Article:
“As we look at America … we hear the quiet voices in the tumult and the shouting … the voice of the great majority of Americans, the forgotten Americans … They give drive to the spirit of America … life to the American dream … steel to the backbone of America … good people who pay their taxes and they know this country will not be a good place for any of us to live in unless it’s a good place for all of us to live in … You can see why I believe so deeply in the American dream … help me make that dream come true for millions to whom it’s an impossible dream today.” Who issued this powerful, populist appeal? Who also said, “the dark long night for America is about to end … The time has come for us to leave the valley of despair and to climb the mountain … ” The answer will surprise you, and helps explain why Barack Obama is not only winning, but also transforming the nation’s political landscape.
At the Republican National Convention in Miami Beach in 1968, Richard Nixon gave a speech that charted the course of the nation’s politics for the next four decades. Echoing Franklin Roosevelt’s vowed to represent the interests of “the common man” during the Great Depression, Nixon committed himself and the Republican Party to become the voice of the nation’s “forgotten” middle-class.
Fulfilling the American Dream
Although many attribute Republican electoral success since 1968 to cultural, racial and religious issues, millions of middle-class voters have seen the GOP as best representing their economic interests. Richard Nixon tapped into this feeling to win the White House in 1968, and the notion that Republicans were for the middle-class while Democrats were “elitists” prevailed through the 2004 election.
Barack Obama has changed this script. He is the candidate most likely to invoke the American Dream, and he is the nominee that highlights how millions increasingly lack the opportunity to achieve this Dream.
John McCain, in contrast, went through three presidential debates without evening mentioning the term “middle-class.” He then thought he struck political gold when Barack Obama told Joe the Plumber that we should “spread the wealth” in America.
McCain is so out of touch that he does not realize that middle-class voters are tired of escalating CEO salaries, and favor policies to reallocate wealth rather than target it to the elite. Since he and Sarah Palin began their attack on Obama’s plan to redistribute wealth, their poll numbers have further declined.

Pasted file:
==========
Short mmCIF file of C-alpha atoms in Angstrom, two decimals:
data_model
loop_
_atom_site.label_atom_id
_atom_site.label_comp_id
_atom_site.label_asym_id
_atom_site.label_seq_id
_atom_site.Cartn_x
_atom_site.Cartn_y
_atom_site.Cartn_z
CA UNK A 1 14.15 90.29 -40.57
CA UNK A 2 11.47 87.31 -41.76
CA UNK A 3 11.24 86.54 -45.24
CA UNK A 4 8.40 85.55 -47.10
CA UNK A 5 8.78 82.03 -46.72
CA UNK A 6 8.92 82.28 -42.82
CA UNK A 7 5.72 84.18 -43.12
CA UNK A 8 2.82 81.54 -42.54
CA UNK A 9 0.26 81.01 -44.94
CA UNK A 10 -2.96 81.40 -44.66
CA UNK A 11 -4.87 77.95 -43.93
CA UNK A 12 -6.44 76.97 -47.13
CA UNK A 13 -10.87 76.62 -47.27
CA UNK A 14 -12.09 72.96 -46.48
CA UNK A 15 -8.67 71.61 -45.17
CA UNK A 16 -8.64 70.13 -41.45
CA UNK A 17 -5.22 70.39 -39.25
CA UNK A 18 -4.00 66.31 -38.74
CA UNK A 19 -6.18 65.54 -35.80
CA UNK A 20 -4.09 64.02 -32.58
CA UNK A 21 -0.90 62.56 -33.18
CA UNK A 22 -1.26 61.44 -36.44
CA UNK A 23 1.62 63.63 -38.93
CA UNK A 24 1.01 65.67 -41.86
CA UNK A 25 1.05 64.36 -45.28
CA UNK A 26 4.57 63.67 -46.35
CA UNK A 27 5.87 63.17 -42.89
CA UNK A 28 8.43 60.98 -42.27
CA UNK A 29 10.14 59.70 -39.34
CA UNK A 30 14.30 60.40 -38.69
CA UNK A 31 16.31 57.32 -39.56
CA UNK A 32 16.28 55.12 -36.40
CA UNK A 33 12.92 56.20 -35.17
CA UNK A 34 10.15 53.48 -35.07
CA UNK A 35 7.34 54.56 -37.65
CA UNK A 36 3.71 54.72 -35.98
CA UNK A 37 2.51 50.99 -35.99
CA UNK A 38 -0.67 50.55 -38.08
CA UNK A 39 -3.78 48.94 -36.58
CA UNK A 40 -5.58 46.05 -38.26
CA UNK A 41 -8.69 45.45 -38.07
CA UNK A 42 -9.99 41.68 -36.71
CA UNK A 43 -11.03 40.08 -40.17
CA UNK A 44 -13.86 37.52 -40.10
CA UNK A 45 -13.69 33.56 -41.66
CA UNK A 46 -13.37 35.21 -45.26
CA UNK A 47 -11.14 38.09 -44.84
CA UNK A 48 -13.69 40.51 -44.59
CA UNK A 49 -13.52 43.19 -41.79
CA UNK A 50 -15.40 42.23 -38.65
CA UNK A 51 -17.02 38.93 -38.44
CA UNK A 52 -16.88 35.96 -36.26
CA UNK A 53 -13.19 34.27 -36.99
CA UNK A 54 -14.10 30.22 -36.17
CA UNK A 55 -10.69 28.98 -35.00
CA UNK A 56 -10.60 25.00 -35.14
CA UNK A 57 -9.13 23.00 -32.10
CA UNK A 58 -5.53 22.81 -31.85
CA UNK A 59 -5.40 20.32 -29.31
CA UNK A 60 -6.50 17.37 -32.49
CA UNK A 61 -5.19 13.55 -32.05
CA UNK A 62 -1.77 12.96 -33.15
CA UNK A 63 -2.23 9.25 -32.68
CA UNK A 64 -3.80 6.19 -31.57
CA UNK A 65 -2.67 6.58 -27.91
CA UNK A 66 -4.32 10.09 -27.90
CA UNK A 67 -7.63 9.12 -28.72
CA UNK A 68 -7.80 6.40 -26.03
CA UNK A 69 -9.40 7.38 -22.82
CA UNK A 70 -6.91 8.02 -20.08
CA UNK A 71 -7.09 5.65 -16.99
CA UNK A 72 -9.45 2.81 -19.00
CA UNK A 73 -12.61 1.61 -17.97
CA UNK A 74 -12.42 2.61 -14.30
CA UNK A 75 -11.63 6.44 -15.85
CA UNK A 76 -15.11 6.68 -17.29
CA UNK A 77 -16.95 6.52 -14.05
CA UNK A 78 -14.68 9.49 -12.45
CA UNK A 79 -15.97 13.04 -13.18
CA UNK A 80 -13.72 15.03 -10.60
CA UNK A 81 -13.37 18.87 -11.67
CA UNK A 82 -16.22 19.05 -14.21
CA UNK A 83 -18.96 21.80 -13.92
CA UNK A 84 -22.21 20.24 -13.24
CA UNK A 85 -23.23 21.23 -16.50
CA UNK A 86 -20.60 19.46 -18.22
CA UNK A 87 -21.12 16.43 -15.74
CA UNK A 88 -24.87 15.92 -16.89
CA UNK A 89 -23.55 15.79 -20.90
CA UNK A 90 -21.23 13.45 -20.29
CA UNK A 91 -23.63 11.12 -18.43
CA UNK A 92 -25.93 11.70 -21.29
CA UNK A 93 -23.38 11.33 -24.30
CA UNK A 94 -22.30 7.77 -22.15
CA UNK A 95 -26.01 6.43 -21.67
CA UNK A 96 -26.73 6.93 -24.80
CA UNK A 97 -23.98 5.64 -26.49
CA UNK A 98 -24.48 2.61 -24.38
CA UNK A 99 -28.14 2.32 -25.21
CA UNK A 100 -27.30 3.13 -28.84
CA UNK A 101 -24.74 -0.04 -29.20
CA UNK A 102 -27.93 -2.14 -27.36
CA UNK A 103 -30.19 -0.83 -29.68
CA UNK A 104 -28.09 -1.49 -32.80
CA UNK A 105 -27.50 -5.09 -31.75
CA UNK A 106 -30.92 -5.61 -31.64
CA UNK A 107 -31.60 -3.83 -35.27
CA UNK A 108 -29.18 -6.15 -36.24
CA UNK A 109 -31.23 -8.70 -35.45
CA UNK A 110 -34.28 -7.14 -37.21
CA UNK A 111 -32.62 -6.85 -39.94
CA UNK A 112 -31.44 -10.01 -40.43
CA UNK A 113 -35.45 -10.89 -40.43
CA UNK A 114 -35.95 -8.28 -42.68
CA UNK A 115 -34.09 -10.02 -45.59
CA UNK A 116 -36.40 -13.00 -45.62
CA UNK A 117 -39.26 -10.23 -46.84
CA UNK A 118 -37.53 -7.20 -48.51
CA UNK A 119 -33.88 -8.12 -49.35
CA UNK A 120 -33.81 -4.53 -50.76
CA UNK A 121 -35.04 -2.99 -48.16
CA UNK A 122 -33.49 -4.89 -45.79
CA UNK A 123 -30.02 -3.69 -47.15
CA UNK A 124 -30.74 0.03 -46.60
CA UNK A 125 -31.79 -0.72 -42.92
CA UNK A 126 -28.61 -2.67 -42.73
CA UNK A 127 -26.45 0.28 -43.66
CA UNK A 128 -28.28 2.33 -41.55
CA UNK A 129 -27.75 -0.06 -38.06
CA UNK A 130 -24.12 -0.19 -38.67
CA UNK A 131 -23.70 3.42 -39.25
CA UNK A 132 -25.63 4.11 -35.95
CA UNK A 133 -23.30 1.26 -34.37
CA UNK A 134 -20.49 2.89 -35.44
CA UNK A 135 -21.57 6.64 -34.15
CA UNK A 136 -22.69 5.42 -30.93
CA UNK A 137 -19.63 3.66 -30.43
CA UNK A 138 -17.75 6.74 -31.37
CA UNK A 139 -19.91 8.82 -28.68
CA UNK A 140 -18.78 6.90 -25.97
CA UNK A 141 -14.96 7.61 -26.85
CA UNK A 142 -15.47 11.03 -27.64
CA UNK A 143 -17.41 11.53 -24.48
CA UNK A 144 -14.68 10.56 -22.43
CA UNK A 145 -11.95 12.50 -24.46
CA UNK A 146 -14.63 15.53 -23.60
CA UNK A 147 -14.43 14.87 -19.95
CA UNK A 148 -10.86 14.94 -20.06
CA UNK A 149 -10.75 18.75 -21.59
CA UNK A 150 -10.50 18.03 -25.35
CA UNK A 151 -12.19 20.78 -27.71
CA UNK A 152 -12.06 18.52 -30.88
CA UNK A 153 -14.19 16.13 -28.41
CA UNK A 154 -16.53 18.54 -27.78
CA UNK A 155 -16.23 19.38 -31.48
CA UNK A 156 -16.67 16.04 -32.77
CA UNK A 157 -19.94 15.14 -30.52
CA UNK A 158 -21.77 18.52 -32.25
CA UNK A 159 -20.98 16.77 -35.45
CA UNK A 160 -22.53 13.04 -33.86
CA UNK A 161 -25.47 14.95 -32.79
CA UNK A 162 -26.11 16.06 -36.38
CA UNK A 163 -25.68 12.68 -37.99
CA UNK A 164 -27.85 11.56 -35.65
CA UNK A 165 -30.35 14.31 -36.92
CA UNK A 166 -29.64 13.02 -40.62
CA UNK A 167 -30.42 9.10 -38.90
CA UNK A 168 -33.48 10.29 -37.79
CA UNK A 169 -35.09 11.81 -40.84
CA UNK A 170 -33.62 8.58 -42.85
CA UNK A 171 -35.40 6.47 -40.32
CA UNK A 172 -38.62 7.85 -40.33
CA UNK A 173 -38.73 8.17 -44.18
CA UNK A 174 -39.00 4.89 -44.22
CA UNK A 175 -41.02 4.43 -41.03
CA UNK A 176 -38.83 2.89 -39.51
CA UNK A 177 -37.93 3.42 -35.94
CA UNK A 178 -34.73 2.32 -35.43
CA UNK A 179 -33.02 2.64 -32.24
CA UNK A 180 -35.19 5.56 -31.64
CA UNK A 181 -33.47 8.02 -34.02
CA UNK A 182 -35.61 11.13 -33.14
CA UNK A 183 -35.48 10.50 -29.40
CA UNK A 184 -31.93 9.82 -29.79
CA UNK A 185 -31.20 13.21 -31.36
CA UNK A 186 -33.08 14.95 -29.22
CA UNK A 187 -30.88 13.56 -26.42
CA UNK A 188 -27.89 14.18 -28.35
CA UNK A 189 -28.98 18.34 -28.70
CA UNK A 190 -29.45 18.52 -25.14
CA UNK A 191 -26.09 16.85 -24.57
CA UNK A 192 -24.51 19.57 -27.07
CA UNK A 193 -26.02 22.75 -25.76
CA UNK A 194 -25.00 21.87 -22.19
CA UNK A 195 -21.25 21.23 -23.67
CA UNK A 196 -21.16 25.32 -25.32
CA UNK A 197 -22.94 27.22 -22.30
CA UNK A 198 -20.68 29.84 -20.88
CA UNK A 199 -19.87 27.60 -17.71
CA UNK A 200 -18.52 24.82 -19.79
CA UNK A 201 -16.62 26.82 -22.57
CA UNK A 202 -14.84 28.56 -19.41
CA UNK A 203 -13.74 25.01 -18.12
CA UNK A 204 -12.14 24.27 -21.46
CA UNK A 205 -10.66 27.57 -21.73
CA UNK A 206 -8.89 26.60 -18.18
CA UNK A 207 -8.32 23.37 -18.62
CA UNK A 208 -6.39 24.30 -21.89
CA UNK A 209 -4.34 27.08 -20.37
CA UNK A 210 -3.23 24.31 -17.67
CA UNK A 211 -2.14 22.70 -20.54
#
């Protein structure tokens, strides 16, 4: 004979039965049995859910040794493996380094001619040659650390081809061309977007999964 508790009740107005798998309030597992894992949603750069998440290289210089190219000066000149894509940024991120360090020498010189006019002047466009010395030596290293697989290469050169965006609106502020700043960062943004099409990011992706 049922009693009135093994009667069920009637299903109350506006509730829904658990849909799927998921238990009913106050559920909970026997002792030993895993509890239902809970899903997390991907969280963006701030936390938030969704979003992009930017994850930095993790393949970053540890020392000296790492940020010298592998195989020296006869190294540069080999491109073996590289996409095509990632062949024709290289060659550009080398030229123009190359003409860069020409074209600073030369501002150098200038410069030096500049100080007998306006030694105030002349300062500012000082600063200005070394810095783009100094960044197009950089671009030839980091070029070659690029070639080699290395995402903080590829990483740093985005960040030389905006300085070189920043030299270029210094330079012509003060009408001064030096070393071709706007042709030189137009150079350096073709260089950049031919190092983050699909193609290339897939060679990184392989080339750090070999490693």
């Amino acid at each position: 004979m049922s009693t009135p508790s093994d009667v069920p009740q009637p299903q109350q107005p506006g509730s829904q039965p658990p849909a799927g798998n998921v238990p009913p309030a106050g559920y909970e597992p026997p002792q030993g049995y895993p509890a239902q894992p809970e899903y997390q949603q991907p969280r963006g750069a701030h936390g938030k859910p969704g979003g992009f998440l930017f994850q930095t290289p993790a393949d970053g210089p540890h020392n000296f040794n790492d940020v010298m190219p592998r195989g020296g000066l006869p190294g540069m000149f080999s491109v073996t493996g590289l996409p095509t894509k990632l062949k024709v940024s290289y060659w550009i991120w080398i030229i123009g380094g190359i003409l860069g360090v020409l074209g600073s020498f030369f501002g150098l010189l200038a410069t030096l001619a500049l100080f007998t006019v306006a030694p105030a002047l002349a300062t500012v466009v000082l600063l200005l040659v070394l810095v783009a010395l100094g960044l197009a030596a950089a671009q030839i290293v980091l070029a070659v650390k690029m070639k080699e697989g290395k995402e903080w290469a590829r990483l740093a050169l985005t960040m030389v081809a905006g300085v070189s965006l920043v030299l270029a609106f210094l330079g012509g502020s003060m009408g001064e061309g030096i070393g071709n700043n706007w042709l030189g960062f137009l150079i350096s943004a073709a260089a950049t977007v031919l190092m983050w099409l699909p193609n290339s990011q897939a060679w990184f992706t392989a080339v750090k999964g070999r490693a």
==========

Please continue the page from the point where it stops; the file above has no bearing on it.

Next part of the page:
Richard Nixon would be awestruck by McCain’s strategic incompetence, marveling at the Republican Party’s alienation from the constituency that enabled it to set the national agenda for much of the past forty years.
Offering a Broader Vision
In promising to represent “forgotten” Americans, Nixon also offered the middle-class a broad vision of social transformation. Ronald Reagan also offered working people a “big picture” view of the future, and, like Nixon, won two presidential elections.
In contrast, Democrats from Hubert Humphrey in 1968 to Michael Dukakis in 1988 to Al Gore in 2000 offered a laundry list of programs lacking a unifying theme. While one-time policy wonk Nixon finally understood that winning the presidency required him to elevate his game, neither Humphrey nor other losing Democrats understood how to offer a transformative vision to win the loyalty of the nation’s huge middle-class voting bloc.
Barack Obama has changed this script as well. He began his campaign talking in broad terms of social transformation, and has continued to frame his ideas around a big picture. Obama also has a list of policy proposals, but they are framed within his “forgotten middle-class” vision, and have won wider acceptance among the nation’s largest economic voting group.
John McCain failed to learn the lessons of Nixon and Reagan’s success, and thought that offering voters his personal biography could substitute for a lack of either policies or vision. Just how wrong his strategy is will become clear on November 4.
Are Dems Now Voice for Middle-Class?
Driving at night on the East Coast last week, I found at least five AM stations with right-wing talk shows. The hosts were beside themselves with anger, openly expressing disbelief that Barack Obama could be so far ahead in the polls.
What struck me most was their belief that the “socialist” Obama had deceived the middle-class into winning their support. Having themselves deceived the middle-class for four decades, the Republican hosts had trouble accepting that they had lost the loyalty of this key constituency.
Some blamed John McCain for not offering himself as a fighter for the middle-class. Others blamed the media, or Obama’s “lies.”
But the bottom line is this: Republicans won the votes of those whose economic interests their policies undermined for nearly forty years, and it looks like those days are—at least in the short term—about to end.
By speaking for the middle-class and offering a broad vision for the nation’s future, Barack Obama has turned the clock back to the days when the Democrats were clearly seen as the chief allies of working people. This is an historic accomplishment, and gives Obama and the Democrats the opportunity to deliver for the middle-class in such a way that forestalls their shift to the Republicans for the foreseeable future.
Randy Shaw is the author of the newly released, Beyond the Fields: Cesar Chavez, the UFW and the Struggle for Justice in the 21st Century (University of California Press)Filed under: Archive